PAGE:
Providing Nautical Chart Awareness for Autonomous Surface Vessels

Sam Reed
M.S. Defense

Electrical & Computer Engineering Dept.

Tuesday, Nov. 27, 2018, 2:30pm
Chase 175

Autonomous surface vessels (ASVs) have many applications in both military and civilian domains including mine countermeasure, seafloor mapping, and physical oceanography. However, to act as effective tools, ASVs require high levels of autonomy. Currently, many commercially available ASV’s have static mission plans with minimal awareness of their environment, which results in a labor intensive approach that does not scale to management of multiple vehicles. In this research, ASV autonomy was increased through the development of an intelligent mission planner and real-time obstacle avoidance system utilizing Electronic Nautical Charts (ENCs), which describe known hazards in the marine environment without suffering from the challenges of real-time sensor processing. A new algorithm called Depth-Based A* was developed as the mission planner, where the nominal A* search algorithm was expanded by utilizing a novel cost function that balances driving in the channel with taking the most direct route on an ENC-derived cost map. Although charted obstacles can typically be avoided through mission planners, they must still be accounted for in real time as other behaviors (i.e. avoiding uncharted obstacles or vessels) might cause the ASV to deviate from the planned path. The reactive obstacle avoidance system developed in this research reorganizes the ENC into a quick-search database where ENC-based obstacles in the ASV’s proximity are determined and avoided. These algorithms were tested with both a Seafloor System EchoBoat and ASV Global C-Worker 4 in simulation and in the field using an EchoBoat, where they avoided both concave and convex polygons. The algorithms developed in this research provide the ASV with a higher level of autonomy, potentially allowing for the same number of human operators to manage more ASVs.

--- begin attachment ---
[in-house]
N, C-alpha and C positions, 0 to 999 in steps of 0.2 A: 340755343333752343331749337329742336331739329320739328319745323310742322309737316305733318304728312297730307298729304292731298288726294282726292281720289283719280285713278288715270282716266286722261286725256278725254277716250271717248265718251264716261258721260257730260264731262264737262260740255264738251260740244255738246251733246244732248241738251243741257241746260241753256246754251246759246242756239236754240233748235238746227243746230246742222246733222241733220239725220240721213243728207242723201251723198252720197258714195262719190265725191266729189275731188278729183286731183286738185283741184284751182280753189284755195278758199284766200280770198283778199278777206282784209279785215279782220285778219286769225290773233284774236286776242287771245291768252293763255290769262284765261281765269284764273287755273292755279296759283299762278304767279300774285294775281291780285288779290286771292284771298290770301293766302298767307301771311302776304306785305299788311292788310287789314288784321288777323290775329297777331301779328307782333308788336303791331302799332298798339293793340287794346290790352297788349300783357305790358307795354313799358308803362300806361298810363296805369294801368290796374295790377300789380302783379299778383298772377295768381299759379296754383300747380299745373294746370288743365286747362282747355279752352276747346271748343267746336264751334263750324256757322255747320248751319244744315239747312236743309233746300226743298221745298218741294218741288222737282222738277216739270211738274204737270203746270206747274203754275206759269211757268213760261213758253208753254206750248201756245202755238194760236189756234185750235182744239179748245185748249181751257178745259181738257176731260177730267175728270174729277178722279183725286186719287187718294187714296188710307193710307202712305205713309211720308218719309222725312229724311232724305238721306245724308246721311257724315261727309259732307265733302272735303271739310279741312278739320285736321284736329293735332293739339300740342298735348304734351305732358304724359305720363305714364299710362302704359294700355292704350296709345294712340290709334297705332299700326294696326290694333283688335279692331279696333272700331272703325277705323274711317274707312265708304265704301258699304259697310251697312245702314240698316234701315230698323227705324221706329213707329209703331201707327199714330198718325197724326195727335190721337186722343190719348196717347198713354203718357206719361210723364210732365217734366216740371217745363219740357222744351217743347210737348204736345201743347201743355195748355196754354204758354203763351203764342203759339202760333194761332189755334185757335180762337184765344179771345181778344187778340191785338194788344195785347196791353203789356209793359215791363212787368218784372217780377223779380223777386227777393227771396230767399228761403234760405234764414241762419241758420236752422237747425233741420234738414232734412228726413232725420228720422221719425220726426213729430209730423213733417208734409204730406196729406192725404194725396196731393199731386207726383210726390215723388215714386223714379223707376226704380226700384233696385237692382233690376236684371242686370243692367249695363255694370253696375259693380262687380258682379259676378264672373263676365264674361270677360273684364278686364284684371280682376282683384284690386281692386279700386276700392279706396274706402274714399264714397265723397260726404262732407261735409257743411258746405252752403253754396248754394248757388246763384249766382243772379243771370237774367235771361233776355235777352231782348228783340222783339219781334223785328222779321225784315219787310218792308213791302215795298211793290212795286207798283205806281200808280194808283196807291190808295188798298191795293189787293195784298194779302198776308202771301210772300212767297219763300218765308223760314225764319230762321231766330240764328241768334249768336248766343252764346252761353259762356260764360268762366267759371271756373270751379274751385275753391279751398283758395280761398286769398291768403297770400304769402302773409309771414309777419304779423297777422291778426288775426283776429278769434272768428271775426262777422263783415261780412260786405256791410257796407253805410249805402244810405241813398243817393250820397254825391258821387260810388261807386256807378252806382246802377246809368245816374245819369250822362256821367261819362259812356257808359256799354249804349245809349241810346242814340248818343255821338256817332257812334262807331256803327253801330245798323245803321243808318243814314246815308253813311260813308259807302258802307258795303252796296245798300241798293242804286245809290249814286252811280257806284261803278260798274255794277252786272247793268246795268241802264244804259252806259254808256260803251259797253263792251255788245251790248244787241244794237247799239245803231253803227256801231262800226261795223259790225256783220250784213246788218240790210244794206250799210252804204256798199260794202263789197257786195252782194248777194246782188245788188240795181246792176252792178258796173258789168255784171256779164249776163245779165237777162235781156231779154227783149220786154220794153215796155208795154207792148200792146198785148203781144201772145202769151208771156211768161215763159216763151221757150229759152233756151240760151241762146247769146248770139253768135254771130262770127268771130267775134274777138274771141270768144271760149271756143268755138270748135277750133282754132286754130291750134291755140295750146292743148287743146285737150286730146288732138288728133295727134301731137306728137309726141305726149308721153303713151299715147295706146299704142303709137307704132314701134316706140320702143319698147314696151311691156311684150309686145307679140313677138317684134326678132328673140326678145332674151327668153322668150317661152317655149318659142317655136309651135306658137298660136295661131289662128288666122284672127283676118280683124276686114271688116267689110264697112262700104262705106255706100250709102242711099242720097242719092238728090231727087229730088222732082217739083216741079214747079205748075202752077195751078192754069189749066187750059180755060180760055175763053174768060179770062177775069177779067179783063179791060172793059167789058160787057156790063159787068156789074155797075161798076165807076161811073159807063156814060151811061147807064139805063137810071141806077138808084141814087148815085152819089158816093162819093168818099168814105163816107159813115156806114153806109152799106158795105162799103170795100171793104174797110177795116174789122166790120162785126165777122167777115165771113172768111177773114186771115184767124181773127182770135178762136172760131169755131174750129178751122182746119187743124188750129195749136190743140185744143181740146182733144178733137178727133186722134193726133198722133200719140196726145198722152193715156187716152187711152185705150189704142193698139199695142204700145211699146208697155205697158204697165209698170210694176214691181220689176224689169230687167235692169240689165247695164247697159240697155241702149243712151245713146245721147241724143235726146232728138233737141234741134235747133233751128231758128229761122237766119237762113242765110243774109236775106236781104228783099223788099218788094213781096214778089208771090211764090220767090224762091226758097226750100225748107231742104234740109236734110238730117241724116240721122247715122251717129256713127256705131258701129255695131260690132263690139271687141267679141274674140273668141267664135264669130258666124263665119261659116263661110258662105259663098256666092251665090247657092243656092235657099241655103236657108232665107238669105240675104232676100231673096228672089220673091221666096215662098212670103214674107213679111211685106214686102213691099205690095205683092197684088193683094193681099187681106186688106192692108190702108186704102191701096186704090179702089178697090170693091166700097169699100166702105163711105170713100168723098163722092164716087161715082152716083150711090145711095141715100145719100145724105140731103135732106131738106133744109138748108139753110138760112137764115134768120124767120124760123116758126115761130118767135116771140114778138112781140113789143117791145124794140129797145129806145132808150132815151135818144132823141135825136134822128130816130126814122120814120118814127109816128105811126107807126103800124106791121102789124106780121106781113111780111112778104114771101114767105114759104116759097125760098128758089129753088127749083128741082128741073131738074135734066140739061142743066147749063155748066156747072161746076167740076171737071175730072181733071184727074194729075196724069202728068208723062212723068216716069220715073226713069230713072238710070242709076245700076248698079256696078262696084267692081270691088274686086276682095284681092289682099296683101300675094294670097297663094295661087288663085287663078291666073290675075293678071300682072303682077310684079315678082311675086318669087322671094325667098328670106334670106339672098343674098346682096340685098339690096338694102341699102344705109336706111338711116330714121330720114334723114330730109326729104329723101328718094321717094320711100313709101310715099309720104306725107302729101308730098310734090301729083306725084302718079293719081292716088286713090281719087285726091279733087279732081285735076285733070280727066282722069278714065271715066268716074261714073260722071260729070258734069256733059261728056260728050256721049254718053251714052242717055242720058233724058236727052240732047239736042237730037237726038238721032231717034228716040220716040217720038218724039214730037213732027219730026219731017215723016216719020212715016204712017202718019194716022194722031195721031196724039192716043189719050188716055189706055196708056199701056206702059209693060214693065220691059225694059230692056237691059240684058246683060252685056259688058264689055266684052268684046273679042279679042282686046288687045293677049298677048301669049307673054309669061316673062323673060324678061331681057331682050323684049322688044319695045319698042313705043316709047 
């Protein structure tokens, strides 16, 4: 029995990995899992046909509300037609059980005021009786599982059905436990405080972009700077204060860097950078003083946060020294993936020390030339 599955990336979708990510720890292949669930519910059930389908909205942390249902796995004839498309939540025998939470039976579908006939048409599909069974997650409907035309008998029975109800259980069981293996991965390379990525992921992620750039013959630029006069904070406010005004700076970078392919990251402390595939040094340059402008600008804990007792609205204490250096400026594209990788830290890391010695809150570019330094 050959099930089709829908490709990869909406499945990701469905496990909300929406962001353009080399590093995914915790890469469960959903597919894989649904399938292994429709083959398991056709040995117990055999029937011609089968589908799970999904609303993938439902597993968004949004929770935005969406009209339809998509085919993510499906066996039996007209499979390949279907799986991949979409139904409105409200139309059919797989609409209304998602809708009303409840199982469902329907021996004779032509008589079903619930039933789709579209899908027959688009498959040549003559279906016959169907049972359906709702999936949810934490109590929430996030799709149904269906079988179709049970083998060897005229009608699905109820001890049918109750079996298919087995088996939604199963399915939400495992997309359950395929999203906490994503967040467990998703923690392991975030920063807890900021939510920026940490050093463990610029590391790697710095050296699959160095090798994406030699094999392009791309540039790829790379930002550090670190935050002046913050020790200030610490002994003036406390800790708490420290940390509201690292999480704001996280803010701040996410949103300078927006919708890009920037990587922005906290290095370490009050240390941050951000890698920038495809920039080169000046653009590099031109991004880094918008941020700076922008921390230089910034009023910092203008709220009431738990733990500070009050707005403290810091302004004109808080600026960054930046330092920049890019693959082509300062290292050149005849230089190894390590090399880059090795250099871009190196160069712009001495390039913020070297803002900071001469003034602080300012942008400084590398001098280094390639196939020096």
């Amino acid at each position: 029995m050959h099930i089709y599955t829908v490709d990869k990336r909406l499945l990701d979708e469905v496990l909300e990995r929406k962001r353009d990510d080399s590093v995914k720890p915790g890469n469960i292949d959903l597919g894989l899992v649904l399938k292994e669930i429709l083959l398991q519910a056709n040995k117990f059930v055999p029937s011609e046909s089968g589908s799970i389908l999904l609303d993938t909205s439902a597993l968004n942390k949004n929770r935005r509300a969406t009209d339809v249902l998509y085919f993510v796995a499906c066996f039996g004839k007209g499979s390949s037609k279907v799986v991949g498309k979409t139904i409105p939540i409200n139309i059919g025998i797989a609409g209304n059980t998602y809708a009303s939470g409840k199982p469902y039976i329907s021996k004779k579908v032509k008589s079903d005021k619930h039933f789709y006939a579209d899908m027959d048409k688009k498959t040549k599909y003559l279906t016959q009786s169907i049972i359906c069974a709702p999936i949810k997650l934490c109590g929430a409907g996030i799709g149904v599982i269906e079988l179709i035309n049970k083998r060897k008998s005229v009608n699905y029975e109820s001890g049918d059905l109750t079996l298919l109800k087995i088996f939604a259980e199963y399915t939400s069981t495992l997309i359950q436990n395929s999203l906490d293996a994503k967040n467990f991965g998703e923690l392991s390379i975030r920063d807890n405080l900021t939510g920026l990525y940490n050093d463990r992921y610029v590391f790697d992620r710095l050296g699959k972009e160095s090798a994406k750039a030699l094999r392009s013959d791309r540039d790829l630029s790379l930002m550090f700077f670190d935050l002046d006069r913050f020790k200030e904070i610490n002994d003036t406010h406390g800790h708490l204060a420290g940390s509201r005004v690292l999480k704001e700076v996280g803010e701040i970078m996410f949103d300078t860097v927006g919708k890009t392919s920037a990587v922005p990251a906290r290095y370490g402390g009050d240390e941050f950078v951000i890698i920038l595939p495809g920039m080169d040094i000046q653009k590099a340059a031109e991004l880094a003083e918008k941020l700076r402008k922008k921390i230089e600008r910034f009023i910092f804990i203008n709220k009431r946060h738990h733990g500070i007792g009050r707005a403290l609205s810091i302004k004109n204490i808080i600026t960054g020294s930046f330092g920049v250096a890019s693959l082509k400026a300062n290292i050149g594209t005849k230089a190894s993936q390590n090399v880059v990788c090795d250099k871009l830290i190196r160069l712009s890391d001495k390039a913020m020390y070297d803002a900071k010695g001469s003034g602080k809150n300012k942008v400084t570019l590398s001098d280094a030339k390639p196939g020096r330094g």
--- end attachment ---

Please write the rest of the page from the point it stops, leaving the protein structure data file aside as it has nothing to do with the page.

Val Schmidt, Advisor
Dr. Brian Calder,
Dr. Se Young (Pablo) Yoon
Dr. Kent Chamberlin


Sam Reed graduated from the University of New Hampshire in May of 2015 with a Bachelor of Science degree in Electrical Engineering. During his time as an undergrad, he was a member of UNH’s Division 1 Nordic Ski Team, was the Co-leader of the controls group of his senior project, and had three summers of internship experience. He spent two summers at the Timken Company working on an electro-mechanical testing device and one summer at NASA’s Marshall Space and Flight Center where he worked on a wireless motor controller for ground testing for two upcoming satellites. His senior project consisted of building an autonomous quadcopter in support of NASA’s Magnetospheric Multiscale Mission. For his Master’s research, At CCOM, Sam worked with Val Schmidt on the controls of an Autonomous Surface Vehicle for ocean floor mapping.